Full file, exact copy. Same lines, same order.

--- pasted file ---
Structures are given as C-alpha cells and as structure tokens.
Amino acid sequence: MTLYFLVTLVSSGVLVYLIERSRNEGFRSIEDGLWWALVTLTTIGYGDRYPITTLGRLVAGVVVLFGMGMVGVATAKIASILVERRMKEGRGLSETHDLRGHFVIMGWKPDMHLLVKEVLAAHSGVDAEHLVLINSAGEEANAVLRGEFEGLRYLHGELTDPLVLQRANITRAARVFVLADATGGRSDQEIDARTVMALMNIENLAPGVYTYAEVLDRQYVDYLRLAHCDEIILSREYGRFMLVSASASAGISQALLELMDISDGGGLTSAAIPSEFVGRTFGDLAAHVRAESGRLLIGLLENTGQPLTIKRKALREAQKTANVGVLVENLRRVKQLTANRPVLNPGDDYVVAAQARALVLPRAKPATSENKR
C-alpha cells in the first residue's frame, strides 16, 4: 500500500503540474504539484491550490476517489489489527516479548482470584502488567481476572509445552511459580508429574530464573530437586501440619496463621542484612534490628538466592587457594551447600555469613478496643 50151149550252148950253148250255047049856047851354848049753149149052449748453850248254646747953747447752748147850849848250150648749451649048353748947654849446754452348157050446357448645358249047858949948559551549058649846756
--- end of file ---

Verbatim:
Structures are given as C-alpha cells and as structure tokens.
Amino acid sequence: MTLYFLVTLVSSGVLVYLIERSRNEGFRSIEDGLWWALVTLTTIGYGDRYPITTLGRLVAGVVVLFGMGMVGVATAKIASILVERRMKEGRGLSETHDLRGHFVIMGWKPDMHLLVKEVLAAHSGVDAEHLVLINSAGEEANAVLRGEFEGLRYLHGELTDPLVLQRANITRAARVFVLADATGGRSDQEIDARTVMALMNIENLAPGVYTYAEVLDRQYVDYLRLAHCDEIILSREYGRFMLVSASASAGISQALLELMDISDGGGLTSAAIPSEFVGRTFGDLAAHVRAESGRLLIGLLENTGQPLTIKRKALREAQKTANVGVLVENLRRVKQLTANRPVLNPGDDYVVAAQARALVLPRAKPATSENKR
C-alpha cells in the first residue's frame, strides 16, 4: 500500500503540474504539484491550490476517489489489527516479548482470584502488567481476572509445552511459580508429574530464573530437586501440619496463621542484612534490628538466592587457594551447600555469613478496643 50151149550252148950253148250255047049856047851354848049753149149052449748453850248254646747953747447752748147850849848250150648749451649048353748947654849446754452348157050446357448645358249047858949948559551549058649846756